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One of the quintessential towns along the old Mother Road, Tucumcari proudly wore the neon along a 6.6-mile strip of Route 66.

And now the New Mexico Route 66 Museum (nmrt66museum.org) pays homage to those days of yore, with classic cars, gasoline memorabilia and “the largest collection of Route 66 photos,” museum board member Bob Beaulieu said of the 166-photo collection. “We call it the largest collection because no one has disputed it.”

The centerpiece of the collection is a large, exquisitely restored Tucumcari Motel neon sign that cost about $6,000 to repair, he said.

“The building has been razed, but the sign was just lying there on its side, and we managed to get it fully restored,” he said of the process, which took about three years to complete.”

It’s been a labor of love for the board to put together the collection, fellow member David Brenner said.

“What we’ve captured is the Route 66 history in New Mexico,” he said. “Route 66 being the Mother Road, the dawn of the transportation age and when the American road trip born was born. We have many artifacts from the early traveling days.”

While neon art is a specialty unto its own, The Gallery Etc. (artspacetuc.com) is a tribute to local artists struggling for recognition, co-director Lyn Rodgers said.

“We have a lot of local artists and lot of paintings, craft works, sculptures and wrought-iron creations,” she said. “It’s a beautiful gallery and one of Tucumcari’s best-kept secrets. We have cards and books and all kinds of artwork, spurs and wrought-iron candlesticks. Prices range from $5 up to $3,000.”

Mesalands Community College’s Dinosaur Museum and Natural Sciences Laboratory is a must-see in Tucumcari.

Visitors have a chance to glimpse scientists at work as large windows provide a view into the working lab as students clean and prepare bones recently dug from a field on a ranch not far from town.

A two-year paleontology program at Mesalands means the museum is well-stocked with fossilized bones. A camera connected to one of the microscopes projects images onto a screen inside the museum so visitors can see what the students are seeing.

The museum also houses an unusual augmented virtual reality sandbox created by scientists at the University of California, Berkeley. When it was installed in September, it was just the 19th in the world.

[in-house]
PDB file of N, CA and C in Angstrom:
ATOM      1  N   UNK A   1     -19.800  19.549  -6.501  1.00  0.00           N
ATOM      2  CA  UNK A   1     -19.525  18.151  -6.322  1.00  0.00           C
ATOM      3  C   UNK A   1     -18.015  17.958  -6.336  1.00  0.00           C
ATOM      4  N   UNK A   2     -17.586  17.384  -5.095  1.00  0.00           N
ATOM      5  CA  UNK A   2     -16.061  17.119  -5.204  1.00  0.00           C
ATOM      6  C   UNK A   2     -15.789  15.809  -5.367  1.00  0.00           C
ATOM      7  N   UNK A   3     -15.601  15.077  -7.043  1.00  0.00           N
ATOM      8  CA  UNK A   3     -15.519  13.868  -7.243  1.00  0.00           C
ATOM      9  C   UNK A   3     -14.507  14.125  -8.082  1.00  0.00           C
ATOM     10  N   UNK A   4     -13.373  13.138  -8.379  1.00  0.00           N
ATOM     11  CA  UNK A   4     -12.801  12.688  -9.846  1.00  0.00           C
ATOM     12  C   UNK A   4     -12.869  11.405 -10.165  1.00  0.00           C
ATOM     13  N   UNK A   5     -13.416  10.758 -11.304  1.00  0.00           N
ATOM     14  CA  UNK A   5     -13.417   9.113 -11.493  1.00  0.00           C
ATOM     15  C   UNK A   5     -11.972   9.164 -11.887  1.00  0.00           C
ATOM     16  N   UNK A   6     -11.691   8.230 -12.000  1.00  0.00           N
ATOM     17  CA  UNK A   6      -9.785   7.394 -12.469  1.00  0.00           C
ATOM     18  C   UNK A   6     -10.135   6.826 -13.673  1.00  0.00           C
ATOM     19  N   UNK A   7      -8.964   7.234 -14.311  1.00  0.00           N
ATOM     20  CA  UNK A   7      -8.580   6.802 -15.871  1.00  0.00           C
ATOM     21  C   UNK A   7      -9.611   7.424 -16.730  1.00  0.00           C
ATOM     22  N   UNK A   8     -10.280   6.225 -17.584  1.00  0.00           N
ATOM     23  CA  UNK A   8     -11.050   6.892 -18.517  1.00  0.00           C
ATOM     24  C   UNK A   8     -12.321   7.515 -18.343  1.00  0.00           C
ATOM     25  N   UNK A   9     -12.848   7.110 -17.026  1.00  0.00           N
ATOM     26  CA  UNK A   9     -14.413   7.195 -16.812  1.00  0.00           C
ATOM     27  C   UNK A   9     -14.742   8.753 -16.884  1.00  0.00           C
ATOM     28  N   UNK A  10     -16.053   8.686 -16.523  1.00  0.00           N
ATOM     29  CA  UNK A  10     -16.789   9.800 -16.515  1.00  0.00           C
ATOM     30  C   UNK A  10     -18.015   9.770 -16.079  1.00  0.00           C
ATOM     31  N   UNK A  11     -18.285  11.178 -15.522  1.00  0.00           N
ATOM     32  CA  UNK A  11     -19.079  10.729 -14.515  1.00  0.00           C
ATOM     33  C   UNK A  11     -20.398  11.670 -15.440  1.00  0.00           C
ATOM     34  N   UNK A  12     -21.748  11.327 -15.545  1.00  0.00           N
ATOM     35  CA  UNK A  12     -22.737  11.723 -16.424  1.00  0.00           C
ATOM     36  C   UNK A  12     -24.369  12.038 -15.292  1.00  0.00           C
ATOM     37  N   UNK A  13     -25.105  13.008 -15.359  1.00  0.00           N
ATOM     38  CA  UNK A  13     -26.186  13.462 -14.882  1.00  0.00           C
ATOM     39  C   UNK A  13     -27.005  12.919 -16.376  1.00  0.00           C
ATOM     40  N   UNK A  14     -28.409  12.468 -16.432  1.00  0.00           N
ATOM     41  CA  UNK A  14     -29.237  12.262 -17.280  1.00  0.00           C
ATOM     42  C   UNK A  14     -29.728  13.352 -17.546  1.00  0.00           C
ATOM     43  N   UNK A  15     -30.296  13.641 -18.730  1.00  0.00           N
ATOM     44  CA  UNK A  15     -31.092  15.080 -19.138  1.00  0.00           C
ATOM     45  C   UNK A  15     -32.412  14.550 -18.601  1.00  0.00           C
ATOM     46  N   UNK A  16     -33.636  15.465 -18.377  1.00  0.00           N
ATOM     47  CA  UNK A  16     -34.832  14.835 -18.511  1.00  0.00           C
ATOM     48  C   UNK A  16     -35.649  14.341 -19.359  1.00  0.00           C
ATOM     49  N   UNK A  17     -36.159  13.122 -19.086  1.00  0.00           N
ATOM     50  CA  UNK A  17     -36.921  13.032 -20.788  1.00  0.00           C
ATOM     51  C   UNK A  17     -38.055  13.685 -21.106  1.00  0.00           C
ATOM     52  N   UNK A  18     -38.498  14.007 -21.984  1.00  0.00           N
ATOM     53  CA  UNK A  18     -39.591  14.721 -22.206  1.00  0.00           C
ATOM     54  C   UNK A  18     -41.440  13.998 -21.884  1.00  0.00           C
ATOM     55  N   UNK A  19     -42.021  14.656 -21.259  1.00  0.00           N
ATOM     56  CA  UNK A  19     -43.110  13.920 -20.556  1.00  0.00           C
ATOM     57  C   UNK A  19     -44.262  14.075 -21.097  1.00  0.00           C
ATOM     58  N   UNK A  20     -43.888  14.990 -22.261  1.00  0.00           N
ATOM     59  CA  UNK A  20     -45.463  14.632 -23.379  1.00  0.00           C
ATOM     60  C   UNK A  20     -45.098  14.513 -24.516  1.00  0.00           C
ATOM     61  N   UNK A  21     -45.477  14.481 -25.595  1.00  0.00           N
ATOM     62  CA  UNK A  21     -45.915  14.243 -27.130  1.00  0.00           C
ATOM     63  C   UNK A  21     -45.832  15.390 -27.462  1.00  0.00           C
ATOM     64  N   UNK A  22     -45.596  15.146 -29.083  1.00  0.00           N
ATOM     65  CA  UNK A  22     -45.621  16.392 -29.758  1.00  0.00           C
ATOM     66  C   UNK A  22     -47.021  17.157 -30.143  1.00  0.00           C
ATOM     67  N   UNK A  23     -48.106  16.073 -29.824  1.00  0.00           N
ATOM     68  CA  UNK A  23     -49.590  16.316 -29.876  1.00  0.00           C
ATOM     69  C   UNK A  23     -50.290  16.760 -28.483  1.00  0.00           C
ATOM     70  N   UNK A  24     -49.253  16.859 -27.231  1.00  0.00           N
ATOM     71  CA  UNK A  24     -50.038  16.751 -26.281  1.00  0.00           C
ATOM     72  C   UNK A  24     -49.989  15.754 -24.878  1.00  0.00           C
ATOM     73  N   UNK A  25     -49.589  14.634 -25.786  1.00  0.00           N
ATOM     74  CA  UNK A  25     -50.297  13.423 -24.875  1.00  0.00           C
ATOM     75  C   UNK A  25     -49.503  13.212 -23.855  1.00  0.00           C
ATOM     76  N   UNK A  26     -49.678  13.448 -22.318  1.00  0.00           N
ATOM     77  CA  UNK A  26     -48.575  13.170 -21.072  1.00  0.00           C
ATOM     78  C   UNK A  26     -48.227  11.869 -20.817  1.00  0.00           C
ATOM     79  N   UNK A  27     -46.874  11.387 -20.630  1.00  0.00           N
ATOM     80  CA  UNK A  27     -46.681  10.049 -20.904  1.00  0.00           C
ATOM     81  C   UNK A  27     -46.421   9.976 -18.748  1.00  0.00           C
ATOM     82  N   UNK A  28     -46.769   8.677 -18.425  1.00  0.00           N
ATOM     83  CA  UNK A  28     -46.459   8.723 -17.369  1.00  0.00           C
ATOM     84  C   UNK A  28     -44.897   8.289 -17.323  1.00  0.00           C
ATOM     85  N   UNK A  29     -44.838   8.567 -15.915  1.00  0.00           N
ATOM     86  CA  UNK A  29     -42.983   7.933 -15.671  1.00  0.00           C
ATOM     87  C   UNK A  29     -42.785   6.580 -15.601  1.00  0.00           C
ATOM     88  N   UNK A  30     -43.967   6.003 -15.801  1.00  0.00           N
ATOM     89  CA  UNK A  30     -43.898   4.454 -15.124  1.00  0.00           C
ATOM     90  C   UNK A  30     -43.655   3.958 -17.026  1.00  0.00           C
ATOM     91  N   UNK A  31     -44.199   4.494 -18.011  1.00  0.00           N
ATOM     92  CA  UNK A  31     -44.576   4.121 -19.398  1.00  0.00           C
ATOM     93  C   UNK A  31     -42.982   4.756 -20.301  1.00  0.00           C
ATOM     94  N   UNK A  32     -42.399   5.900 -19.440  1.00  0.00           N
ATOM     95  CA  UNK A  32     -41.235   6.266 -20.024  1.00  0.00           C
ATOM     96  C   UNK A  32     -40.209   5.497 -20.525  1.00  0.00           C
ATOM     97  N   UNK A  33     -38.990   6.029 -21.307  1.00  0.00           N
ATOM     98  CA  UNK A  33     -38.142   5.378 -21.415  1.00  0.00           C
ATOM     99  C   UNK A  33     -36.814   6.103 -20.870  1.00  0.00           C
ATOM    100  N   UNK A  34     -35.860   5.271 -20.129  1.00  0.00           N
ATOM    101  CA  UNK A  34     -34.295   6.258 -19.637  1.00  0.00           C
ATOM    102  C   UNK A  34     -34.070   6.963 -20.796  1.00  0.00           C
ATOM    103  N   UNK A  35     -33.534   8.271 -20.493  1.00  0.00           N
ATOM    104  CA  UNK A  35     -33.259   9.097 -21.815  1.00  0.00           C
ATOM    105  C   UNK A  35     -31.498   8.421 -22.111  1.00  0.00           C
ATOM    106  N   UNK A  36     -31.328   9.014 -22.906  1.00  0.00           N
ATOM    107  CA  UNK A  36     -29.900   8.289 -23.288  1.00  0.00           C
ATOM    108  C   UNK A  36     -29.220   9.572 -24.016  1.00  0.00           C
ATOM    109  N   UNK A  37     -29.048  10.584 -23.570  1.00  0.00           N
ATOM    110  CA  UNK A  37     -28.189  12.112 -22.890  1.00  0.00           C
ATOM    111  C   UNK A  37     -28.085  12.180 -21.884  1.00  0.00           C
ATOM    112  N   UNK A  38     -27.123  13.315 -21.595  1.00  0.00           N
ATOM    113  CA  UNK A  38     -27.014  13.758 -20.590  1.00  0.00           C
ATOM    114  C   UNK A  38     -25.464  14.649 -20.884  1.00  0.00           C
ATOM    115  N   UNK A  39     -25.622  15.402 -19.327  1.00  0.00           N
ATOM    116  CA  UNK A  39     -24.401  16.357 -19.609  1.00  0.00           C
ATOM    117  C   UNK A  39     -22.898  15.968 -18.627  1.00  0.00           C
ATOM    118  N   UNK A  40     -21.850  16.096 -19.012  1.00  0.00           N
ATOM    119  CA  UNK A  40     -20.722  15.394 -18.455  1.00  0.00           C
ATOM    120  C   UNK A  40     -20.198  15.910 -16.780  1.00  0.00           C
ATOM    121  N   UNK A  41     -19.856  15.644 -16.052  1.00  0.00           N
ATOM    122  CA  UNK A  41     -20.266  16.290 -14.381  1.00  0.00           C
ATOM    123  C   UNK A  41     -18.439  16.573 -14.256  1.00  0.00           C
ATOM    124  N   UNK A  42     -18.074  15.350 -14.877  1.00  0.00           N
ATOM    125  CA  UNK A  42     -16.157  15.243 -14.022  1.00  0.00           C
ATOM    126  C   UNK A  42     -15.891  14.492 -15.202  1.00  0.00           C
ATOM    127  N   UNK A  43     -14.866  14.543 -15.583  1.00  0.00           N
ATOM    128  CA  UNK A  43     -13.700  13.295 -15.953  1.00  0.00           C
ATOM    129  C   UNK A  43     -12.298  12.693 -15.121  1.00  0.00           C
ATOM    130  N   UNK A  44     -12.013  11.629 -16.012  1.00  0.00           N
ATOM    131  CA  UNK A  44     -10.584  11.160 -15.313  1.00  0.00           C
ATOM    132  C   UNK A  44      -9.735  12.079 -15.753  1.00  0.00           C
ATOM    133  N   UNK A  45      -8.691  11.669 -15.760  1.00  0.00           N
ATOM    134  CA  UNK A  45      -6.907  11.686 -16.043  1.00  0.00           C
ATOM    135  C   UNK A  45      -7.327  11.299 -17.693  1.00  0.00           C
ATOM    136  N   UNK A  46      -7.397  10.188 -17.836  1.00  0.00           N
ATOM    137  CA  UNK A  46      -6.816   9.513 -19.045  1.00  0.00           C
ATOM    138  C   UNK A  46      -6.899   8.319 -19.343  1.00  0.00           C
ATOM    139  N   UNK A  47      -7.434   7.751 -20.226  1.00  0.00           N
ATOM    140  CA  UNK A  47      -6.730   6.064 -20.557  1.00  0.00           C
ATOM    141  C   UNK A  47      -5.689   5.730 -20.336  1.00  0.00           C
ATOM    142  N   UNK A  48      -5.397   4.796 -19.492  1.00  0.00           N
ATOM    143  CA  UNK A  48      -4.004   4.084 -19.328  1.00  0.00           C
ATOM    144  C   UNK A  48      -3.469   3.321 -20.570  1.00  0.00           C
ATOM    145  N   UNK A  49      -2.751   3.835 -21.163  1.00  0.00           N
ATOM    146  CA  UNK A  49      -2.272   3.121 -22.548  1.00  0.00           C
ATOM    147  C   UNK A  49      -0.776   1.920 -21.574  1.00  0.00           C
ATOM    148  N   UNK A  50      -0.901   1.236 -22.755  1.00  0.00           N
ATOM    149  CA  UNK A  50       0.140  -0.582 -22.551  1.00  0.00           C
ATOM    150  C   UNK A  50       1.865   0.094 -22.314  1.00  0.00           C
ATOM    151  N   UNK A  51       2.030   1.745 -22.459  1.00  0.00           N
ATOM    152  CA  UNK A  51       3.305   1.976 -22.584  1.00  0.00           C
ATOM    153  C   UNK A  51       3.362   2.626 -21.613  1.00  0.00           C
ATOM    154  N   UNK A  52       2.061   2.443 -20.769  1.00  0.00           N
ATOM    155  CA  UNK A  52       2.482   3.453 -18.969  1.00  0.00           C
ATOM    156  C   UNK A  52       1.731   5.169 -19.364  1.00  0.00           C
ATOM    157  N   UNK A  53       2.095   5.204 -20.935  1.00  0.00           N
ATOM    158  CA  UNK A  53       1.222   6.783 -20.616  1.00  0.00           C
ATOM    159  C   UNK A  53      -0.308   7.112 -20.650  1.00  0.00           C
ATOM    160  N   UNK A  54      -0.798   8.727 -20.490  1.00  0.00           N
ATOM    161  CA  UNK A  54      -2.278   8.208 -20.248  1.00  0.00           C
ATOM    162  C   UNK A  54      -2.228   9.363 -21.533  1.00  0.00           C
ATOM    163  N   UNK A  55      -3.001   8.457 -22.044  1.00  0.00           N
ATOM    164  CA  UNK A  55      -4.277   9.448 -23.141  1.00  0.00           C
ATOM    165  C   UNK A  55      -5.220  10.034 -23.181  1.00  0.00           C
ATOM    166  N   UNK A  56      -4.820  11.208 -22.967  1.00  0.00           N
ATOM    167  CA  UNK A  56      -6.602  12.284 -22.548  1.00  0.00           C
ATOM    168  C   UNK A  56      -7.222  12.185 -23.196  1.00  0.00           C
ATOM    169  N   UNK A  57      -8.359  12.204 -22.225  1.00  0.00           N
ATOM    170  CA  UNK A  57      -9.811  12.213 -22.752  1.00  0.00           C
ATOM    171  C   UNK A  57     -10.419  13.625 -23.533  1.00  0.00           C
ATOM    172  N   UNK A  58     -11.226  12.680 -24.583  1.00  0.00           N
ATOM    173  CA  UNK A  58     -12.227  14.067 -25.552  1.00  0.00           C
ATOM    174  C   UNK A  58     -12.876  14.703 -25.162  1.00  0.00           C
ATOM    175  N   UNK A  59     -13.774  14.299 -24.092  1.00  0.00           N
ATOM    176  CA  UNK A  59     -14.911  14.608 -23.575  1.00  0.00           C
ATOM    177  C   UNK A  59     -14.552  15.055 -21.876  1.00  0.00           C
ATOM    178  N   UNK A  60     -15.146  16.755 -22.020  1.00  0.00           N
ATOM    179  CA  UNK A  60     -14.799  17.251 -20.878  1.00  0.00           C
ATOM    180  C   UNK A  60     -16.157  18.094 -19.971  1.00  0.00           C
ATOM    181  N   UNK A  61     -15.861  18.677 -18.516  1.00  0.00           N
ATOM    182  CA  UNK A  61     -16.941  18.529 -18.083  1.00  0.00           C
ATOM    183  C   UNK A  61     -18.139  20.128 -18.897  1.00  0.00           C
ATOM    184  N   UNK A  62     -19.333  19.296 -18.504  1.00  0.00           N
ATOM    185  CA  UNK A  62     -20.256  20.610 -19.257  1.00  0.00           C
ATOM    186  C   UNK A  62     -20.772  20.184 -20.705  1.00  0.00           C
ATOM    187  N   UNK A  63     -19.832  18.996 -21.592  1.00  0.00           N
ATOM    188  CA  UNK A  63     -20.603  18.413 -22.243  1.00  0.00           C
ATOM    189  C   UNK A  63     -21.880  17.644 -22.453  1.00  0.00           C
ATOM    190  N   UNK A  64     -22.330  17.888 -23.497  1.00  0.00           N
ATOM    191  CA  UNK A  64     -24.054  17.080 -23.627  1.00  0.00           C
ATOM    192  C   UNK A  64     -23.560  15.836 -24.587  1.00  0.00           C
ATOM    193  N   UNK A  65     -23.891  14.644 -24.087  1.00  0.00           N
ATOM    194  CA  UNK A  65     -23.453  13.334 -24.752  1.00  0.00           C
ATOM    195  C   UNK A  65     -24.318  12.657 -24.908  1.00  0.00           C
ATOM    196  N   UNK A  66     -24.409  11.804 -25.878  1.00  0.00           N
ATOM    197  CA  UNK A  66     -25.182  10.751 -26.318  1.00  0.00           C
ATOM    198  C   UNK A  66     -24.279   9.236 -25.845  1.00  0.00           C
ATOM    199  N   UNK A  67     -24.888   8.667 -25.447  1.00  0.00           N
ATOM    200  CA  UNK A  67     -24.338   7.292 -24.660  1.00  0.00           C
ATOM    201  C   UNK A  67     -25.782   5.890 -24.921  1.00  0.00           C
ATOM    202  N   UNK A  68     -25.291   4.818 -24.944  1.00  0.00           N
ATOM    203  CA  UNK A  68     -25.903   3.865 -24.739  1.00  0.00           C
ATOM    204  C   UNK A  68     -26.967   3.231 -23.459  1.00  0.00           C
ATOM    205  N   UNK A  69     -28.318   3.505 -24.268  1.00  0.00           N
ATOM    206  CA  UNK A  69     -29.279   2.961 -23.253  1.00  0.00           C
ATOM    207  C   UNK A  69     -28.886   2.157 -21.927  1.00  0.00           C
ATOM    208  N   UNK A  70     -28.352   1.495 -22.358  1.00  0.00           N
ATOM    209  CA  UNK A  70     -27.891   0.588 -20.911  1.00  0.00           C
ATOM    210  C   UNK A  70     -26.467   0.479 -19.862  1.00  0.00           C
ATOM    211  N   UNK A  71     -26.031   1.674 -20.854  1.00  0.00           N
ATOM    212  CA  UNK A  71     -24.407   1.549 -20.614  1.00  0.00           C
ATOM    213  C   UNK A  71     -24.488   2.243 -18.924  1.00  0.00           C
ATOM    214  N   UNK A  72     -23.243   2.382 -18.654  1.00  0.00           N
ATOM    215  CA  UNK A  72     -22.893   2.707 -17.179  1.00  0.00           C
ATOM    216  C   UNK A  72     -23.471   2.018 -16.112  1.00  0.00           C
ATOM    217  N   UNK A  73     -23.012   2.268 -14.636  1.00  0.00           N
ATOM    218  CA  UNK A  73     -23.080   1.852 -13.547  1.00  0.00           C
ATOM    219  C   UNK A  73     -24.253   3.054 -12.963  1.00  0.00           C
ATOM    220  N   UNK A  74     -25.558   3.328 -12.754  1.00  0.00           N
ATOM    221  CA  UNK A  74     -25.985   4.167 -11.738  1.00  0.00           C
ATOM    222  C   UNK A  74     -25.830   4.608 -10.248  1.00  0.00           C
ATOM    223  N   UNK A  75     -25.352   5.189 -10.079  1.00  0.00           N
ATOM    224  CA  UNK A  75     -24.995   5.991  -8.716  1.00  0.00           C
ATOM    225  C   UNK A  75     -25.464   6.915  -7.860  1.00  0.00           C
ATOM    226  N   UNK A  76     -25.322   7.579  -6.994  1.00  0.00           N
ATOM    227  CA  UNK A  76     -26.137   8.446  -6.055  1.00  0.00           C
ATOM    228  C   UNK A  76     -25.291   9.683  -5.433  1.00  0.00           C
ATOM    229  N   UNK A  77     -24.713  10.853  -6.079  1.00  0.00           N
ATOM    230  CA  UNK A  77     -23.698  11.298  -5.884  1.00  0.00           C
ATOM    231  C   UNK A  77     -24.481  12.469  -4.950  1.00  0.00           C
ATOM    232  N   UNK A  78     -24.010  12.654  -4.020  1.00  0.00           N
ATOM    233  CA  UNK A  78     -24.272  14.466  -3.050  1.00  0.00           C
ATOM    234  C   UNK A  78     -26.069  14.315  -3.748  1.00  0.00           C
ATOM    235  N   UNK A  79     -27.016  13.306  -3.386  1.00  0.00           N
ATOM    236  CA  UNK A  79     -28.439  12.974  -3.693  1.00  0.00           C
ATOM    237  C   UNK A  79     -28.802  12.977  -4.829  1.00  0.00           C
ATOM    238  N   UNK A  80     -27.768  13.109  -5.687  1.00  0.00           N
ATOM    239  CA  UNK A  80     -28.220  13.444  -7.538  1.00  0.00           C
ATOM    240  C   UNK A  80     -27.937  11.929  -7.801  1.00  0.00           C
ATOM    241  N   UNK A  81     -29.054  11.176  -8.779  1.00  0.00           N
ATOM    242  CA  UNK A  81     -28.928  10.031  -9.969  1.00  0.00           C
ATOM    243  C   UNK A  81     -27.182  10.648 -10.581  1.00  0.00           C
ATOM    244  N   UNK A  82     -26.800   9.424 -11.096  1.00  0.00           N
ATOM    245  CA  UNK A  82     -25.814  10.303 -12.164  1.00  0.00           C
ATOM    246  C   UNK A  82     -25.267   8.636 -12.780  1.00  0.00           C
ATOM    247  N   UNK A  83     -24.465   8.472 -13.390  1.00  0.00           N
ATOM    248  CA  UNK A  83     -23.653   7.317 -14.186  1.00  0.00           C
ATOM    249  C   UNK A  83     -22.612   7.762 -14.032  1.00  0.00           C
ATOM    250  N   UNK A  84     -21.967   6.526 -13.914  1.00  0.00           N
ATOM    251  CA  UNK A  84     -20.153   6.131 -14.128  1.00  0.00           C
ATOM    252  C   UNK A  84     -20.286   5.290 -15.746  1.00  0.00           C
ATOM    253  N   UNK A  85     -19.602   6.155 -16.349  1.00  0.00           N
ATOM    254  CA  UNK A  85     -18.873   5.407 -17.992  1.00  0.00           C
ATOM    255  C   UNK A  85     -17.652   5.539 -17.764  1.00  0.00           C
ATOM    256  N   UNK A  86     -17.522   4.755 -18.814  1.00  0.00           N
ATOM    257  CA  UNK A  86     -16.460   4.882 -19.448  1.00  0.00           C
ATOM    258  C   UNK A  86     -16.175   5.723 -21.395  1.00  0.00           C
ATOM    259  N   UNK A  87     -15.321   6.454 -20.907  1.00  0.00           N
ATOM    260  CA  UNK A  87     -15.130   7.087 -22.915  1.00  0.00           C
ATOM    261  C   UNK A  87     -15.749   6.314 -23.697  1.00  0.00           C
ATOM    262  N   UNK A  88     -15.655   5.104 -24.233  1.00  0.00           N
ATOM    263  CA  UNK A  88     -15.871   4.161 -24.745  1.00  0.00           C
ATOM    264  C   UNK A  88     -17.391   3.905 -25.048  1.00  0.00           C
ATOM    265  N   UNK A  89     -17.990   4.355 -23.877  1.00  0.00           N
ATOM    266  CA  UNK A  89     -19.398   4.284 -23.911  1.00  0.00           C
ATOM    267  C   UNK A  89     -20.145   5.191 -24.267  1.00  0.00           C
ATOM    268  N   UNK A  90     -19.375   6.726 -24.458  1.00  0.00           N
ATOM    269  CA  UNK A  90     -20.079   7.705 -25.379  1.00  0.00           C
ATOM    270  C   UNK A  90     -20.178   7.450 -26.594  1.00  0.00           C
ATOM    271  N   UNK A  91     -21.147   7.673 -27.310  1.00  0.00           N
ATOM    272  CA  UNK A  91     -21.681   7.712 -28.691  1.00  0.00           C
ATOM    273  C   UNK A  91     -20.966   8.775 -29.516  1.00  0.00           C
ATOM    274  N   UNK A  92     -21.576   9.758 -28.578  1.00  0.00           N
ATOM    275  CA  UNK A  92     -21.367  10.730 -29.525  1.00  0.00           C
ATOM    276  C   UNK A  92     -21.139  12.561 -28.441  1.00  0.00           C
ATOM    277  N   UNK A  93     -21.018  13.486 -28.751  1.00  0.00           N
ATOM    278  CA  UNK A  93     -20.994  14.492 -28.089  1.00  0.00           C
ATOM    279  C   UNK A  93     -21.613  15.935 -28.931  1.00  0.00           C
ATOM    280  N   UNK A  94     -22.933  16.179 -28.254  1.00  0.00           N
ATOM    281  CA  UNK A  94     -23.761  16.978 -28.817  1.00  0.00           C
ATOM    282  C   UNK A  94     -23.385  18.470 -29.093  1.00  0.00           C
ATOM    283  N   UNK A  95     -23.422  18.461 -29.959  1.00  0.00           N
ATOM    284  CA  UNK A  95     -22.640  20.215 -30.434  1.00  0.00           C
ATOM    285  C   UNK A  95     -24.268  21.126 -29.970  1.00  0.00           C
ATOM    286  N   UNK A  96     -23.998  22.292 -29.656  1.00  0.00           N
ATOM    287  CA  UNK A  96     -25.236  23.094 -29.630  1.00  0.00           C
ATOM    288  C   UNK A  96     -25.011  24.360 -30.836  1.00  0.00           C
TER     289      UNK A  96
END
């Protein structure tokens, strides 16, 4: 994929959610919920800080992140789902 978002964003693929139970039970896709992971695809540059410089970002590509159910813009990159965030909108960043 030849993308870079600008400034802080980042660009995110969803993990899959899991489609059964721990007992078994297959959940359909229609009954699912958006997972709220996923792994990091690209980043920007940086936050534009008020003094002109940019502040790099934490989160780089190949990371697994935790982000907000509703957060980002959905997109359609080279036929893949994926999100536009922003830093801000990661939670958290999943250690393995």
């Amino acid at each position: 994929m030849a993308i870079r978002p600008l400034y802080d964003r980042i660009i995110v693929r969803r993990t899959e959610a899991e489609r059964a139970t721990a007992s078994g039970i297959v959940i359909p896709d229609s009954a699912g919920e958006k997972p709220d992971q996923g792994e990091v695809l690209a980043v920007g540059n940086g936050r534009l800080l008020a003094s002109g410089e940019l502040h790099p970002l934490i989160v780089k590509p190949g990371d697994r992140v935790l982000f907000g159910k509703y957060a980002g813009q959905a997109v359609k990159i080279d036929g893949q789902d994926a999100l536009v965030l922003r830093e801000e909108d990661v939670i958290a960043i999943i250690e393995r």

It projects a 3-D photography image of Conchas Lake and allows users to step inside and create their own reality.

Life-size dinosaurs that have been found nearby and molds bronzed so visitors can touch them also are on display.

The Tucumcari Historical Museum (cityoftucumcari.com/museum) features a cowboy room, a military room with antique guns and a big red barn with a doctor’s buggy, a chuck wagon and a covered wagon.

Set amid a garden filled with native vegetation, the museum is a relaxing place to spend some time. The grounds include a caboose that is always a hit with kids.

Indian artifacts, shards of pottery, arrowheads, rugs and vintage pictures are also a part of the experience.

Although the Tucumcari Railroad Museum (tucumcarirailroadmuseum.org) won’t open until May, it’s worth the wait, said Mike Lucero, executive director.

“We have a new display coming this summer,” he said. “We’re laying out a model railroad depicting what Tucumcari looked like in 1926, the old train depot and the old water towers as they looked back then, the stockyards. This was a big shipping point for cattle, sheep, horses, so we had some big stockyards.”

One of the highlights of the museum is a train simulator, Lucero said.

“It’s the engine compartment, so you can see where the engineer sat,” he said. “You can sit there and pretend to drive the train. It’s a good place for photo ops. The adults get just as silly as the young kids.”

The building, which is the old railroad depot, is as much of an attraction as the museum, Lucero said.

It had been abandoned and it was going to be demolished, he said.

“But a group of people got interested in this thing and wanted to save it,” Lucero said. “This was the last one (building) standing from that era. They went after it. They saved its life, and we’ve converted it to a museum.”

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